One big change is the Rock Pigeon. My father considered this bird to be domesticated and didn’t count them until 1981. They were here, we just don’t know how many. The Eurasian Collared-Dove didn’t show up on our count until 59 were seen in 2005.
The corvids are interesting. The Canada Jay has been seen eight times, with the last sighting in 1965. The Canada Jay is common in most of the mountain ranges of Wyoming, but not in the northern part of the Laramie Range. I really have questions about the correctness of those sightings. It seems strange that the sightings stop when Bart Rea and I took over the Mountain Party. It was our sixth count before Steller’s and Pinyon jays were found, but they have been found pretty consistently since. Black-billed Magpies have been seen every year, but there were a few more seen in the early years. The Clark’s Nutcracker was missed in the Blizzard of ’49 but has been seen every year since. Crows were seen half the time in the first 10 years, but are much more common now. Ravens are interesting in that the first was seen in 1952, and not seen again until 1991. They have been seen every year since 2003 and are now petty common.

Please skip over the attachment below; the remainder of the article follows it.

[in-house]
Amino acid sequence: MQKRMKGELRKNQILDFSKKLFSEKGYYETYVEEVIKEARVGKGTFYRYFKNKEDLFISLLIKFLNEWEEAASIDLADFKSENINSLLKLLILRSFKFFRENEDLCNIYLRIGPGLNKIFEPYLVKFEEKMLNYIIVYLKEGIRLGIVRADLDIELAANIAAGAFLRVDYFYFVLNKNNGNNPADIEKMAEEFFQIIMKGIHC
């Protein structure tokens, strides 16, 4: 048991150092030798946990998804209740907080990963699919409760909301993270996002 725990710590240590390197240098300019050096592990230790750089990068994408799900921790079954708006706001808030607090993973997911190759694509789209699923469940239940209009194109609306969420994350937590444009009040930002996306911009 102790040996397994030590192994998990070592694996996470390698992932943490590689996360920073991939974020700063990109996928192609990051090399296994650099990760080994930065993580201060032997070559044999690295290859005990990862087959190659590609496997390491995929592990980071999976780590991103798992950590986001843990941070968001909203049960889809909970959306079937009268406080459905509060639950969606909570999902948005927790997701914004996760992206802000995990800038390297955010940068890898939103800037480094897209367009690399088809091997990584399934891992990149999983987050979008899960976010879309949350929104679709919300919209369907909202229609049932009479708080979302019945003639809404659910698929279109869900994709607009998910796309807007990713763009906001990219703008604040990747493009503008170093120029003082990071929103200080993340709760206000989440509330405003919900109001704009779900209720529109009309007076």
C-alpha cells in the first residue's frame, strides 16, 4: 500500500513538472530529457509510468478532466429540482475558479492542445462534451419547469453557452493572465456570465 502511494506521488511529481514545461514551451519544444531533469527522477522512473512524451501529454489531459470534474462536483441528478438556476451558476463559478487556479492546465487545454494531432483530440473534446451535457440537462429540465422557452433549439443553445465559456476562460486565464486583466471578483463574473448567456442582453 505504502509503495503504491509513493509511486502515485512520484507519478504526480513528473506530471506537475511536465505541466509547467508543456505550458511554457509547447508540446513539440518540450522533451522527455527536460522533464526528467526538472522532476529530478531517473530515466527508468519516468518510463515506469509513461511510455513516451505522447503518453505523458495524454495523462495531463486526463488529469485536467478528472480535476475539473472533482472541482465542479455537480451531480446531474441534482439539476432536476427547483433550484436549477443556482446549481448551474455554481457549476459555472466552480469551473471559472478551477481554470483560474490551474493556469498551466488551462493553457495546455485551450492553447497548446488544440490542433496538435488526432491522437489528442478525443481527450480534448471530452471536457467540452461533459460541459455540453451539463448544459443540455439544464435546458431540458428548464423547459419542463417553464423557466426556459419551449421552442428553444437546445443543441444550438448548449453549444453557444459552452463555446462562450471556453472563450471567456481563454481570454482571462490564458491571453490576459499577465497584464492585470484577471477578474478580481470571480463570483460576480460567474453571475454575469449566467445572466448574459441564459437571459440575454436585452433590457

Larks, Chickadees, Nuthatches, Dippers, Thrushes, and Waxwings
Horned Larks were seen in nine out of the first 10 years, and that is pretty consistent over the 74 years. The Black-capped Chickadee has been seen every year, and the Mountain Chickadee was only missed the first year. It is impressive that 11 Blue Grouse (now Dusky Grouse) were seen that first year, but the chickadees were missed. The nuthatches were missed about half the time in the first 10 years. Now they are much more common except for the Pygmy Nuthatch, which is still missed some of the time. Before 1984, the American Dipper was found fairly often, but since then it has only been found a few times.